As we prepare to welcome the world in just 15 days I thought I would take a look back at the last time Vancouver hosted an event of global proportions. I was recently sent a copy of the book, Vancouver’s Expo 86 to read and review.
Expo 86 was a multi-month world’s fair that took place across, over and through downtown Vancouver by land and sea welcoming over 22 million visitors. With the theme of “transportation” its nickname became “Transpo 86” with some of its legacies being the SkyTrain, Canada Place, Science World and the Coquihalla Highway.
The bulk of Expo took place along the vacant industrialized shores of north False Creek. Once the fair moved out the area lay restless and dormant until the City of Glass began to be developed and the shimmering towers of Yaletown emerged.
The book, “Vancouver’s Expo 86” features an amazing personal collection of photographs from author Bill Cotter and I love that it highlights that it was also timed around Vancouver’s 100th birthday. The way its laid out is pretty much like a photo essay, which helps tell a very detailed story of how Expo even came to be and what it grew into.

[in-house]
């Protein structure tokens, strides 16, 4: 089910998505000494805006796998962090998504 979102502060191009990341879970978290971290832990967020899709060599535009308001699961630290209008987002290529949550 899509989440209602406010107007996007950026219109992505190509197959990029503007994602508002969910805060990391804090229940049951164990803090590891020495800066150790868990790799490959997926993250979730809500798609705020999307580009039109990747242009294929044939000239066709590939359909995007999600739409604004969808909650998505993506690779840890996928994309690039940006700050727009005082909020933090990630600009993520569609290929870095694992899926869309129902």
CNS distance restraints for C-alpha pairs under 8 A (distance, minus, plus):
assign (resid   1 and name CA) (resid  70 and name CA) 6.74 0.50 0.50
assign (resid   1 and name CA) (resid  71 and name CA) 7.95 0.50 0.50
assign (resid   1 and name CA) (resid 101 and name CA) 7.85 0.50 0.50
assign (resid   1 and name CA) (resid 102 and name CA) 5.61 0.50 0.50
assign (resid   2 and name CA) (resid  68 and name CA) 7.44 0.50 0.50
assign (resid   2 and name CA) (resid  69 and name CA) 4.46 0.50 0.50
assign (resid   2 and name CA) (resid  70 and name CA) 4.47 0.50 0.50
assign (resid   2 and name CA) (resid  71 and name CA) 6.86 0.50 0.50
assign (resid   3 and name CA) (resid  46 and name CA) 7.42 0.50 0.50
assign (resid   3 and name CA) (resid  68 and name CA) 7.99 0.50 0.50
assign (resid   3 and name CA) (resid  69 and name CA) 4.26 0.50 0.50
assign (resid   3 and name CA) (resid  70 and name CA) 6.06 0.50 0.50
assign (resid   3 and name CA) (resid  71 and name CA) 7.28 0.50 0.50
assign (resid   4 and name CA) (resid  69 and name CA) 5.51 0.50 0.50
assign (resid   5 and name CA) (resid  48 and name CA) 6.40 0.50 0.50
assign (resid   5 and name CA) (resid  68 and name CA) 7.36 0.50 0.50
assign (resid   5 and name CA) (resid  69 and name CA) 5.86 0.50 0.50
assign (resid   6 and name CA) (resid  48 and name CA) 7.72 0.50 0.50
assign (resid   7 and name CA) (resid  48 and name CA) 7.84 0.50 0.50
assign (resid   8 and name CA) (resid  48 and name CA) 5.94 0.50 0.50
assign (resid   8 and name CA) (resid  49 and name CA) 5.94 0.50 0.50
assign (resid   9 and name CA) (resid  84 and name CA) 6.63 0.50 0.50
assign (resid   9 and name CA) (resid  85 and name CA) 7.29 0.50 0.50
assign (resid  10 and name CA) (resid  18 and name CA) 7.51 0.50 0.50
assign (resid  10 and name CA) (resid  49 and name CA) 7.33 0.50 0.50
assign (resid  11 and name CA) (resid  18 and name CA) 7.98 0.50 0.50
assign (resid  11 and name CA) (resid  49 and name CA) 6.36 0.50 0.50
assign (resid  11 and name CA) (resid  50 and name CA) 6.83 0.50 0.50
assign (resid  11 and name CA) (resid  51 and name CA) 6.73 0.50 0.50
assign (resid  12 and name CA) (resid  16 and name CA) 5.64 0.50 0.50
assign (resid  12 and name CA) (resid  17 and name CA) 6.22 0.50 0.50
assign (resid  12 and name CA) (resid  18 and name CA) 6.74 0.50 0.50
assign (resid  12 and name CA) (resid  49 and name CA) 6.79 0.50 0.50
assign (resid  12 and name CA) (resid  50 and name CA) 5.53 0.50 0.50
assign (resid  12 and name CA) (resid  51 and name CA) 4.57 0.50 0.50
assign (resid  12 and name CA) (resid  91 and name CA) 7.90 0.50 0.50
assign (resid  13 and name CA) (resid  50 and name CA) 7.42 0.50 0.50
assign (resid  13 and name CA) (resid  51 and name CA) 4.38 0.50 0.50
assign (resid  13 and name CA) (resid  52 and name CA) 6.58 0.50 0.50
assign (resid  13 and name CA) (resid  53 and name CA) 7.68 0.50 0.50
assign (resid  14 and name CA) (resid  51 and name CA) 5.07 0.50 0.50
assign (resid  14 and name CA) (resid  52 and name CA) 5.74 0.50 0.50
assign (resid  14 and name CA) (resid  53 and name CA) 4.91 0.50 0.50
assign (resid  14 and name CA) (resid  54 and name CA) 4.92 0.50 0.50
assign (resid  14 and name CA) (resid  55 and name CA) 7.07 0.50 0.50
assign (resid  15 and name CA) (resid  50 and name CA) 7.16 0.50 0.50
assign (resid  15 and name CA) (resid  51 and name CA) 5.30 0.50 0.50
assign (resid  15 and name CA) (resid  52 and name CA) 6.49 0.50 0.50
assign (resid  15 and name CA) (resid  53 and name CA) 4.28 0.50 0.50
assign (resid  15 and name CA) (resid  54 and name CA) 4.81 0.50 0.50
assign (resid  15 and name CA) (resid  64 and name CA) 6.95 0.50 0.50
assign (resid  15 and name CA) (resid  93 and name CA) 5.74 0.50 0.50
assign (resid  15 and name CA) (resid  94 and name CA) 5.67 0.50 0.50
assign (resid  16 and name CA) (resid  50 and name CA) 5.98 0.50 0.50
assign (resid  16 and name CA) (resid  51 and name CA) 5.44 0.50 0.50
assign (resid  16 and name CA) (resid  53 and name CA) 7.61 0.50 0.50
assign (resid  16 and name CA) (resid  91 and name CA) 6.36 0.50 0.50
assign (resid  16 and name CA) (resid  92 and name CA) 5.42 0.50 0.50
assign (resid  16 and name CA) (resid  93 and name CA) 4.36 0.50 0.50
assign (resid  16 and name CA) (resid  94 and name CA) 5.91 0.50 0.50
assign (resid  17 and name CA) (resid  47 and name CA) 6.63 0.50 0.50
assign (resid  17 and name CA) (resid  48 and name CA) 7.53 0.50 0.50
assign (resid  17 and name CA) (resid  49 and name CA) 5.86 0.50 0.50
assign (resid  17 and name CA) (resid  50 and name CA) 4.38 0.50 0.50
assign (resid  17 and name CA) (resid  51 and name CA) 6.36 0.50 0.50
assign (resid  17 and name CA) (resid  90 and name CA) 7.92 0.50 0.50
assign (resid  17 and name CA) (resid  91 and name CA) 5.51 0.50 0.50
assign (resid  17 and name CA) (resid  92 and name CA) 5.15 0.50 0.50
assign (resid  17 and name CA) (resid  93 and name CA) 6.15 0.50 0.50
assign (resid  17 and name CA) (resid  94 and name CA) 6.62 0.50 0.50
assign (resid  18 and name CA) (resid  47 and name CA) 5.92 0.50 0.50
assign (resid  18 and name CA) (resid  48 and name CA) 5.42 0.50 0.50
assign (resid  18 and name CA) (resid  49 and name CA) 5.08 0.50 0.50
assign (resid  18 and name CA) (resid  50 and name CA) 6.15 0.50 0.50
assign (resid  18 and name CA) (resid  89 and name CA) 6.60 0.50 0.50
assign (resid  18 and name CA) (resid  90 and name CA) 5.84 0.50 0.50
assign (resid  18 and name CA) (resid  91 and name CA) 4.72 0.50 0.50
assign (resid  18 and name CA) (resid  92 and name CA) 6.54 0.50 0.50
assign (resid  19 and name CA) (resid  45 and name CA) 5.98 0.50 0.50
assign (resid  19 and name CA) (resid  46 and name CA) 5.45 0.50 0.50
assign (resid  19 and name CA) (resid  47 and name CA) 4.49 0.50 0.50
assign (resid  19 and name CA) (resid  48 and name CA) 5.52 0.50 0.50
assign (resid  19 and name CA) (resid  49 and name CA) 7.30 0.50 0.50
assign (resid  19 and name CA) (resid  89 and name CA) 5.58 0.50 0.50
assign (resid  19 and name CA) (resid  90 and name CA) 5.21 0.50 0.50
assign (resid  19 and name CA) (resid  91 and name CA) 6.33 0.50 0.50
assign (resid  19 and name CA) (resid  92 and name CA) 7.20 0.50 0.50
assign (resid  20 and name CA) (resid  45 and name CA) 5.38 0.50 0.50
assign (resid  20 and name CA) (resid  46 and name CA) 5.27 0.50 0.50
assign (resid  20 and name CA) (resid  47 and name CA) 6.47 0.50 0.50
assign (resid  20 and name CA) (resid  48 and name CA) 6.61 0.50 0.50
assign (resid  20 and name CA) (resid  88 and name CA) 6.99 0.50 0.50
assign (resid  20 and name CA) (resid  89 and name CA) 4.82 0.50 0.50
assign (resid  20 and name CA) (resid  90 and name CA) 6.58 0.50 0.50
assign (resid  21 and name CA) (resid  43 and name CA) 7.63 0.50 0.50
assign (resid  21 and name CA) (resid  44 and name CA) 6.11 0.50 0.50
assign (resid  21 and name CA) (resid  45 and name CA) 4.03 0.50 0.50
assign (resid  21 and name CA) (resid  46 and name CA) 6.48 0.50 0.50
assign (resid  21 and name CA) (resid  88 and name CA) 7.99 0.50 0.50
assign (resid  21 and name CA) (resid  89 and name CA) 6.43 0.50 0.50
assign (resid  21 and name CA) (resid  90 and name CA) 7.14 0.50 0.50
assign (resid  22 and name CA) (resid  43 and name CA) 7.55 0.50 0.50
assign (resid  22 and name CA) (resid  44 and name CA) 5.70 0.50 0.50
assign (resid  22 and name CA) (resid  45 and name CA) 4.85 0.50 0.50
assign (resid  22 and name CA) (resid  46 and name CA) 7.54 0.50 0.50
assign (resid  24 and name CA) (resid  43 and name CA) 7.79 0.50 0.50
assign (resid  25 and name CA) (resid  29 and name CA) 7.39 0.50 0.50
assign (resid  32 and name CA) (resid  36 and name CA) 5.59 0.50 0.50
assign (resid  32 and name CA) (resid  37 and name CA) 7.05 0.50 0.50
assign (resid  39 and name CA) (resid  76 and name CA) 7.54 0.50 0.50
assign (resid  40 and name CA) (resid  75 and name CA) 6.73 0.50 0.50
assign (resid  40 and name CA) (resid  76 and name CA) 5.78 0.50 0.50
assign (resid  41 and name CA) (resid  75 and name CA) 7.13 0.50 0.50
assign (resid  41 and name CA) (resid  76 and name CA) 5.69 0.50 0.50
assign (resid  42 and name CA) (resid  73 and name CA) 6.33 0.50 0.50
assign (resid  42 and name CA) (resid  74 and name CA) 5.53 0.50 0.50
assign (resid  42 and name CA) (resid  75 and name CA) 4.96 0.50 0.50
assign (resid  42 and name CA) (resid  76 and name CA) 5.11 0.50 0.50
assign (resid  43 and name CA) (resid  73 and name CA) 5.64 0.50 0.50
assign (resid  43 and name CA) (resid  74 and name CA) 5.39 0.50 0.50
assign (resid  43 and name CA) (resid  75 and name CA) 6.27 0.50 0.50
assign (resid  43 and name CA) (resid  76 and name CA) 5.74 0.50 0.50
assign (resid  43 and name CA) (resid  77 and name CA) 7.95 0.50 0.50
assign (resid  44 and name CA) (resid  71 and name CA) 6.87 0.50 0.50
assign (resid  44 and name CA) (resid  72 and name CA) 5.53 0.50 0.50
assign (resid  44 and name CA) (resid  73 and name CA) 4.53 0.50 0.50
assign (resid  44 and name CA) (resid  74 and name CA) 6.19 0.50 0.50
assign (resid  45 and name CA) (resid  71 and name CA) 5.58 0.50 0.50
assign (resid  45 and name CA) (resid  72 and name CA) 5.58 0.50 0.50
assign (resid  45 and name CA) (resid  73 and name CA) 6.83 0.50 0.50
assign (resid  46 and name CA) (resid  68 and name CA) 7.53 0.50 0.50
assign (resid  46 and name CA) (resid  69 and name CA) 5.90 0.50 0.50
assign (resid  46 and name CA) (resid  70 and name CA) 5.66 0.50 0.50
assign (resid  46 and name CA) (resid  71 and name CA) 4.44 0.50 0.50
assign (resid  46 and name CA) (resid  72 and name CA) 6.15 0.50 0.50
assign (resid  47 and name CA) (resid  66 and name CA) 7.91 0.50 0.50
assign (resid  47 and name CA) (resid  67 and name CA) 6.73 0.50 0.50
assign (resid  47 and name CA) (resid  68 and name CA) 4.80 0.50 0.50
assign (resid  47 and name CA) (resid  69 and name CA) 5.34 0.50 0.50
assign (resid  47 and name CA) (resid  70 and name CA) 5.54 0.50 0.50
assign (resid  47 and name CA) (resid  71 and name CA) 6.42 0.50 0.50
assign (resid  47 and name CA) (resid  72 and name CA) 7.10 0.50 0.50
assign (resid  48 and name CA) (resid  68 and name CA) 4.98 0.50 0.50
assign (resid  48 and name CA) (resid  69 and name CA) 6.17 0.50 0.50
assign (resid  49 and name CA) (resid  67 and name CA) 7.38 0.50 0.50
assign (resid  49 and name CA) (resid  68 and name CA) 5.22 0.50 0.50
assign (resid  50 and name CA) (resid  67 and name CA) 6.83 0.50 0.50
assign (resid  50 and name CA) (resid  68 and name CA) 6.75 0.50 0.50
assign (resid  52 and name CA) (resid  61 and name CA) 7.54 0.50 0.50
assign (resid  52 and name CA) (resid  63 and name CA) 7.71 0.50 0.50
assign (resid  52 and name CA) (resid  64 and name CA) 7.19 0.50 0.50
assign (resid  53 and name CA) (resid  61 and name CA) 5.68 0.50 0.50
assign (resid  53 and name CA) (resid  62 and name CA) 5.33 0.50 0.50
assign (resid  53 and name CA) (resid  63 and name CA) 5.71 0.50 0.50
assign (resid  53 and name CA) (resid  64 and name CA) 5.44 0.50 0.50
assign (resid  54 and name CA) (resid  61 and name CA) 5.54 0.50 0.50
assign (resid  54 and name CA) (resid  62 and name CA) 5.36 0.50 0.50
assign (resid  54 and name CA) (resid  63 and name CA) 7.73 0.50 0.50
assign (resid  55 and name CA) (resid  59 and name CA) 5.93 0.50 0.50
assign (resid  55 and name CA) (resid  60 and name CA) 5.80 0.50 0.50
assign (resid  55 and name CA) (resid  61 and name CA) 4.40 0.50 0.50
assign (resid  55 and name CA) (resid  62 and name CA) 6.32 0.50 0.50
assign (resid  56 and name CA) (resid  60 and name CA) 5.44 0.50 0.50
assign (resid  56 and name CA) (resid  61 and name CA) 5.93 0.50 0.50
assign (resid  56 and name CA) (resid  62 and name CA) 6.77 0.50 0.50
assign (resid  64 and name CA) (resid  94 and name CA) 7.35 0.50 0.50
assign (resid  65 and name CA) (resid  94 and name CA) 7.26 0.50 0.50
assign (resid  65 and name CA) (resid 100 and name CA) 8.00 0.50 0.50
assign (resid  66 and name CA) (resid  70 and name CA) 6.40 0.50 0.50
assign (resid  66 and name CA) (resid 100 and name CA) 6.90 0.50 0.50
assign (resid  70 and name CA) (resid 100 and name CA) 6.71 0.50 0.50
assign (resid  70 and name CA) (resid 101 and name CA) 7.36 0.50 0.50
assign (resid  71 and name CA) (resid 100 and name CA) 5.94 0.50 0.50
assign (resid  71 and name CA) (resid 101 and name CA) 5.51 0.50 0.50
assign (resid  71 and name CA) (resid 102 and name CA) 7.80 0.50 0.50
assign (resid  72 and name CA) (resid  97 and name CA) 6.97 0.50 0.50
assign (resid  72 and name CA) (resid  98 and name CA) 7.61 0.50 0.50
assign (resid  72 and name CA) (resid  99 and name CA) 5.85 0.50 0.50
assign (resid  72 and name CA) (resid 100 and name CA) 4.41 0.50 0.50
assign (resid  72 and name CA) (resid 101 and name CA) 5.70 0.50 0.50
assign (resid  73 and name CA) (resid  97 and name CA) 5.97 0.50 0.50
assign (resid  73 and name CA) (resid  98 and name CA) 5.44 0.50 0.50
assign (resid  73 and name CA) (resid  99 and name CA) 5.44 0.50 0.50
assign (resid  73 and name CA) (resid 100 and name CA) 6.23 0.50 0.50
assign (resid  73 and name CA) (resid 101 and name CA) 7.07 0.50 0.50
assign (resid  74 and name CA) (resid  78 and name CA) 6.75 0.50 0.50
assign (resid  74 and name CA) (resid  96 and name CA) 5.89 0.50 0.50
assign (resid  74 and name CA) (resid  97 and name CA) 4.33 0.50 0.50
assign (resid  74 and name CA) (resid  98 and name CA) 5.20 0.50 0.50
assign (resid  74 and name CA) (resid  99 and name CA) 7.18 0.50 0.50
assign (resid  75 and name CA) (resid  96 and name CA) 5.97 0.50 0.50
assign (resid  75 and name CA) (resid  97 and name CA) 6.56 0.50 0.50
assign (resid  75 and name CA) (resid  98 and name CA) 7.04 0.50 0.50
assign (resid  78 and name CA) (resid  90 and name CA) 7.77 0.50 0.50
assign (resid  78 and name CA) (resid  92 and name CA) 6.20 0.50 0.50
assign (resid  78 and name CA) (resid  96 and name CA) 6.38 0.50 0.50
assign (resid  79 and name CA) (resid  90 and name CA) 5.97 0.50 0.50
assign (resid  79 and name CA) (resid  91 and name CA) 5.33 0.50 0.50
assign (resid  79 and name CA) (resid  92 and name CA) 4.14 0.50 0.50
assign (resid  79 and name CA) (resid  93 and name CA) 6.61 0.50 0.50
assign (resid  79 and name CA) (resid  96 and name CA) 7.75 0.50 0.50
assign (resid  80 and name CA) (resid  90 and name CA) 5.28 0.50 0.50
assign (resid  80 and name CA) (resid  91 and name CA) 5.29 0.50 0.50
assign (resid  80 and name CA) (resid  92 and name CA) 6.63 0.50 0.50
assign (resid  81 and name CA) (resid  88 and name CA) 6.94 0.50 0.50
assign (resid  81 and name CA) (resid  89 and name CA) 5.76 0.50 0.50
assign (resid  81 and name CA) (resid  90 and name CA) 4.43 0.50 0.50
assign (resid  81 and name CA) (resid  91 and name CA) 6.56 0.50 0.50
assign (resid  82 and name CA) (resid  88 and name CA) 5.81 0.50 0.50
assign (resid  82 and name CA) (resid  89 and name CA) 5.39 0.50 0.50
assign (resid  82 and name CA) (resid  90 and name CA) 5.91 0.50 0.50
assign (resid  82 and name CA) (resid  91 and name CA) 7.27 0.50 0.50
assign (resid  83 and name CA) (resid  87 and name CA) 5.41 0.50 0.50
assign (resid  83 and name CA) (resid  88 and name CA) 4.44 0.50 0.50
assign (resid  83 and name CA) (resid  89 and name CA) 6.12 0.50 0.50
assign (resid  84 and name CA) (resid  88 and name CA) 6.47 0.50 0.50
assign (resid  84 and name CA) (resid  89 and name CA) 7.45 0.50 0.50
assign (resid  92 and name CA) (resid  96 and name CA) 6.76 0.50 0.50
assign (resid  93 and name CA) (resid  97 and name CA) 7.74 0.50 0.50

Seeing photos of pavilions coming together is almost eerie as Vancouverites can walk around today and see the same sort of thing happening in some of the same areas. You can also view the McBarge in all its floating burger-selling glory as well as profiles of every participating nation’s pavilion.
Each chapter represents a “zone”… Purple, Red, Blue, Pink, Green and Yellow. The first thing that pops into my head are those colour-coded benches that live on in some form scattered across the Lower Mainland. To date, I have spotted some down along the promenade in White Rock and also at Cultus Lake Park.
All of the pictures are in black and white, which I assume is for consistency, and the book does end rather abruptly after profiling the USA pavilion. Other than that, it’s a great virtual photo-walk through Vancouver in 1986. I would recommend Vancouver’s Expo 86 for long-time residents (to take that stroll down memory lane) or those newer to Vancouver as the maps and images tell a story of a not-so-different time in our city.
Disclosure: cmp.ly/1 – I was given a review copy of the book.